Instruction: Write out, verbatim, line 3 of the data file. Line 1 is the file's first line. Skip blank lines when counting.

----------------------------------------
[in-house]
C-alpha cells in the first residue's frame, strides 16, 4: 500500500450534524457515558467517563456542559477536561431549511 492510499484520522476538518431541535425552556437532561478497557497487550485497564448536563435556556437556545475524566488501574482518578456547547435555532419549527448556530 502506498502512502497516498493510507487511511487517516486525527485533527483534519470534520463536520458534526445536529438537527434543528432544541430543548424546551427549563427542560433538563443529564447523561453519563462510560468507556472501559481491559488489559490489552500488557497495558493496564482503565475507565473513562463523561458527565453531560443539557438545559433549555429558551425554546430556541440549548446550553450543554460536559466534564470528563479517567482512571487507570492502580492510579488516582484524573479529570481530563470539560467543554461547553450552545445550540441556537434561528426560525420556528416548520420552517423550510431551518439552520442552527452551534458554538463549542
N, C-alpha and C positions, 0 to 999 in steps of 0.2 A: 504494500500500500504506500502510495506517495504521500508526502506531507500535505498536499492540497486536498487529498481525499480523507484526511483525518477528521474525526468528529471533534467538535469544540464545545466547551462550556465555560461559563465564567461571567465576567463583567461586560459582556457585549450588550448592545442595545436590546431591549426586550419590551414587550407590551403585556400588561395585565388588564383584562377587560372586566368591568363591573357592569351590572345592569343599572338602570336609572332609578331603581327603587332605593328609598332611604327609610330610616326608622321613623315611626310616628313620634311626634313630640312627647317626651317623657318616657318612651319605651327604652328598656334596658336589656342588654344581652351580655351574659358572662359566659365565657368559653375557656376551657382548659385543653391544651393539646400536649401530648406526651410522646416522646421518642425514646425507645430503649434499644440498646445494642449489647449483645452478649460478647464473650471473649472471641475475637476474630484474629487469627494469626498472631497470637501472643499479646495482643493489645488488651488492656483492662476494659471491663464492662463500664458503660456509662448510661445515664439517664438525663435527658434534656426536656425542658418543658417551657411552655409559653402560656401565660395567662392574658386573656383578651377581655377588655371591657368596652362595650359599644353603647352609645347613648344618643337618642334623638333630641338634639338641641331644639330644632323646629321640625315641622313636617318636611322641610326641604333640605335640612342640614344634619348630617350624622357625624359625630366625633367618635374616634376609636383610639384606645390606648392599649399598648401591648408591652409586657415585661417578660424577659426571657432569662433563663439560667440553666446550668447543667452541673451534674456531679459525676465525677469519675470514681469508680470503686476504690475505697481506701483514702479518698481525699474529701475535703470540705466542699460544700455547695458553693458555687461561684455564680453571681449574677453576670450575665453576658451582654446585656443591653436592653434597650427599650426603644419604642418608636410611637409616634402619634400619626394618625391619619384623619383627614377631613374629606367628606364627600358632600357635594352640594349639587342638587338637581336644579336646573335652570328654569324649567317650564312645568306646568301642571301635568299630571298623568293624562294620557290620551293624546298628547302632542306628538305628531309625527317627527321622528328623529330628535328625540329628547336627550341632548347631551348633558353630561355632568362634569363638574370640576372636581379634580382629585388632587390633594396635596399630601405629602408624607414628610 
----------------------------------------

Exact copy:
N, C-alpha and C positions, 0 to 999 in steps of 0.2 A: 504494500500500500504506500502510495506517495504521500508526502506531507500535505498536499492540497486536498487529498481525499480523507484526511483525518477528521474525526468528529471533534467538535469544540464545545466547551462550556465555560461559563465564567461571567465576567463583567461586560459582556457585549450588550448592545442595545436590546431591549426586550419590551414587550407590551403585556400588561395585565388588564383584562377587560372586566368591568363591573357592569351590572345592569343599572338602570336609572332609578331603581327603587332605593328609598332611604327609610330610616326608622321613623315611626310616628313620634311626634313630640312627647317626651317623657318616657318612651319605651327604652328598656334596658336589656342588654344581652351580655351574659358572662359566659365565657368559653375557656376551657382548659385543653391544651393539646400536649401530648406526651410522646416522646421518642425514646425507645430503649434499644440498646445494642449489647449483645452478649460478647464473650471473649472471641475475637476474630484474629487469627494469626498472631497470637501472643499479646495482643493489645488488651488492656483492662476494659471491663464492662463500664458503660456509662448510661445515664439517664438525663435527658434534656426536656425542658418543658417551657411552655409559653402560656401565660395567662392574658386573656383578651377581655377588655371591657368596652362595650359599644353603647352609645347613648344618643337618642334623638333630641338634639338641641331644639330644632323646629321640625315641622313636617318636611322641610326641604333640605335640612342640614344634619348630617350624622357625624359625630366625633367618635374616634376609636383610639384606645390606648392599649399598648401591648408591652409586657415585661417578660424577659426571657432569662433563663439560667440553666446550668447543667452541673451534674456531679459525676465525677469519675470514681469508680470503686476504690475505697481506701483514702479518698481525699474529701475535703470540705466542699460544700455547695458553693458555687461561684455564680453571681449574677453576670450575665453576658451582654446585656443591653436592653434597650427599650426603644419604642418608636410611637409616634402619634400619626394618625391619619384623619383627614377631613374629606367628606364627600358632600357635594352640594349639587342638587338637581336644579336646573335652570328654569324649567317650564312645568306646568301642571301635568299630571298623568293624562294620557290620551293624546298628547302632542306628538305628531309625527317627527321622528328623529330628535328625540329628547336627550341632548347631551348633558353630561355632568362634569363638574370640576372636581379634580382629585388632587390633594396635596399630601405629602408624607414628610 